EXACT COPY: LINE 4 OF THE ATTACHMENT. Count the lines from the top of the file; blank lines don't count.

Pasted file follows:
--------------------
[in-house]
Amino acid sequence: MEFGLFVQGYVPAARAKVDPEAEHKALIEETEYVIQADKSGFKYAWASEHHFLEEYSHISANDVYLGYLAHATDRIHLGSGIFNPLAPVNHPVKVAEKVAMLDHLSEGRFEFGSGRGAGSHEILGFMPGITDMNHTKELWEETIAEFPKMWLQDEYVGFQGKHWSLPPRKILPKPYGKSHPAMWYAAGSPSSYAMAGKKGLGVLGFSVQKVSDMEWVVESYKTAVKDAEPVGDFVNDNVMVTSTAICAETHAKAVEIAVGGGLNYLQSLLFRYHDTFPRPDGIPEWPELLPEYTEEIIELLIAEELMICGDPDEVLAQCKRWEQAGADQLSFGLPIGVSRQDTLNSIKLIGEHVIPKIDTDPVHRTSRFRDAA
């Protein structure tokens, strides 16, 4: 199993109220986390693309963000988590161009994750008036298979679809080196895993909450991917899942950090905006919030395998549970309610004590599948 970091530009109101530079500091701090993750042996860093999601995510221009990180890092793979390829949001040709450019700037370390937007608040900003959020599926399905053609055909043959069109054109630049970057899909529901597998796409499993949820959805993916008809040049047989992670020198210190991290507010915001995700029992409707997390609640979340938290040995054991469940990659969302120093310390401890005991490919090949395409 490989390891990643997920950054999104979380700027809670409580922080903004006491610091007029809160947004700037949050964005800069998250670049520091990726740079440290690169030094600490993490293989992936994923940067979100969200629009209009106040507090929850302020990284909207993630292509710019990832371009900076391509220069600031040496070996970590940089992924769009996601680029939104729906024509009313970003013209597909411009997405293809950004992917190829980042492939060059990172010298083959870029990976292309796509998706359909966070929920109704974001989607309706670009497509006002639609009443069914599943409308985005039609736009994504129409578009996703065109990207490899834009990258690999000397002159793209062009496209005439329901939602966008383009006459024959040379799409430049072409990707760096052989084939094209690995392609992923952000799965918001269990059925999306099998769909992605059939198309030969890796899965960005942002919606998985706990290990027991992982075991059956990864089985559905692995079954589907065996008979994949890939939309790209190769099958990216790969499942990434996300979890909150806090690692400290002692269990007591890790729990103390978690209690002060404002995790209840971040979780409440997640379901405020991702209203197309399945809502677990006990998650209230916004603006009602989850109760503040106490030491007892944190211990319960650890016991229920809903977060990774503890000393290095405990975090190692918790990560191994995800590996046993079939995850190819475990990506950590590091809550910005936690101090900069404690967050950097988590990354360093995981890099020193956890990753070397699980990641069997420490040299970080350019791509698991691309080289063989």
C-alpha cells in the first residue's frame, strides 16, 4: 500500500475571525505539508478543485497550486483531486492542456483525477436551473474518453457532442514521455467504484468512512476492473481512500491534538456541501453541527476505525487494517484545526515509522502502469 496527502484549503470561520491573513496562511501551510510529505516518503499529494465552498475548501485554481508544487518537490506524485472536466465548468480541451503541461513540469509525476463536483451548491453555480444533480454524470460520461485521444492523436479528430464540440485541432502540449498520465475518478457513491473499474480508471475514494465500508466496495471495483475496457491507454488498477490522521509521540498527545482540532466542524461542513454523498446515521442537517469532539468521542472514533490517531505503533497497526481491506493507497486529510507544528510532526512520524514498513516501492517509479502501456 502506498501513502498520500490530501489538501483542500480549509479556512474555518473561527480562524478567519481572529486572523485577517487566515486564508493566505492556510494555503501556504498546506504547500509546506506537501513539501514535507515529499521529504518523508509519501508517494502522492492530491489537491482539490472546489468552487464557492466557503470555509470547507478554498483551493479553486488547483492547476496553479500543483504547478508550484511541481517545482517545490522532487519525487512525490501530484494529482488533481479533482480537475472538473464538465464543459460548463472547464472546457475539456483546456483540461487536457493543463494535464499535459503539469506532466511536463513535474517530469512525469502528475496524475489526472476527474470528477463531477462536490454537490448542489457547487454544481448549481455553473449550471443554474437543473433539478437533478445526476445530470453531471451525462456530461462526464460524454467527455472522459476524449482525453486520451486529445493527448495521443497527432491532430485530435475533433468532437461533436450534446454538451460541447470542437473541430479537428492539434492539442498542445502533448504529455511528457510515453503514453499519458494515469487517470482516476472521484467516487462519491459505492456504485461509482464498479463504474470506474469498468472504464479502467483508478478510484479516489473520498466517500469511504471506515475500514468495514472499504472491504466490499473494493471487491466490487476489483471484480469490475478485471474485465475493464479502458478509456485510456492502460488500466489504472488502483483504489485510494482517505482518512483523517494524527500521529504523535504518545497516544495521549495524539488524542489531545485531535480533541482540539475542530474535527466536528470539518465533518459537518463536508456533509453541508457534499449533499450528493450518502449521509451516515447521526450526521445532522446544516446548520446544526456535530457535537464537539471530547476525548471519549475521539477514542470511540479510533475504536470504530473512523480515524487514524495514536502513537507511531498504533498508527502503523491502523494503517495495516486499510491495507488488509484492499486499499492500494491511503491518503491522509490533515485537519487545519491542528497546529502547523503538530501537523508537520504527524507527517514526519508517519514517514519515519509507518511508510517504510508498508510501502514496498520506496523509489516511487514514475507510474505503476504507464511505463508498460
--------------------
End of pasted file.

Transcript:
C-alpha cells in the first residue's frame, strides 16, 4: 500500500475571525505539508478543485497550486483531486492542456483525477436551473474518453457532442514521455467504484468512512476492473481512500491534538456541501453541527476505525487494517484545526515509522502502469 496527502484549503470561520491573513496562511501551510510529505516518503499529494465552498475548501485554481508544487518537490506524485472536466465548468480541451503541461513540469509525476463536483451548491453555480444533480454524470460520461485521444492523436479528430464540440485541432502540449498520465475518478457513491473499474480508471475514494465500508466496495471495483475496457491507454488498477490522521509521540498527545482540532466542524461542513454523498446515521442537517469532539468521542472514533490517531505503533497497526481491506493507497486529510507544528510532526512520524514498513516501492517509479502501456 502506498501513502498520500490530501489538501483542500480549509479556512474555518473561527480562524478567519481572529486572523485577517487566515486564508493566505492556510494555503501556504498546506504547500509546506506537501513539501514535507515529499521529504518523508509519501508517494502522492492530491489537491482539490472546489468552487464557492466557503470555509470547507478554498483551493479553486488547483492547476496553479500543483504547478508550484511541481517545482517545490522532487519525487512525490501530484494529482488533481479533482480537475472538473464538465464543459460548463472547464472546457475539456483546456483540461487536457493543463494535464499535459503539469506532466511536463513535474517530469512525469502528475496524475489526472476527474470528477463531477462536490454537490448542489457547487454544481448549481455553473449550471443554474437543473433539478437533478445526476445530470453531471451525462456530461462526464460524454467527455472522459476524449482525453486520451486529445493527448495521443497527432491532430485530435475533433468532437461533436450534446454538451460541447470542437473541430479537428492539434492539442498542445502533448504529455511528457510515453503514453499519458494515469487517470482516476472521484467516487462519491459505492456504485461509482464498479463504474470506474469498468472504464479502467483508478478510484479516489473520498466517500469511504471506515475500514468495514472499504472491504466490499473494493471487491466490487476489483471484480469490475478485471474485465475493464479502458478509456485510456492502460488500466489504472488502483483504489485510494482517505482518512483523517494524527500521529504523535504518545497516544495521549495524539488524542489531545485531535480533541482540539475542530474535527466536528470539518465533518459537518463536508456533509453541508457534499449533499450528493450518502449521509451516515447521526450526521445532522446544516446548520446544526456535530457535537464537539471530547476525548471519549475521539477514542470511540479510533475504536470504530473512523480515524487514524495514536502513537507511531498504533498508527502503523491502523494503517495495516486499510491495507488488509484492499486499499492500494491511503491518503491522509490533515485537519487545519491542528497546529502547523503538530501537523508537520504527524507527517514526519508517519514517514519515519509507518511508510517504510508498508510501502514496498520506496523509489516511487514514475507510474505503476504507464511505463508498460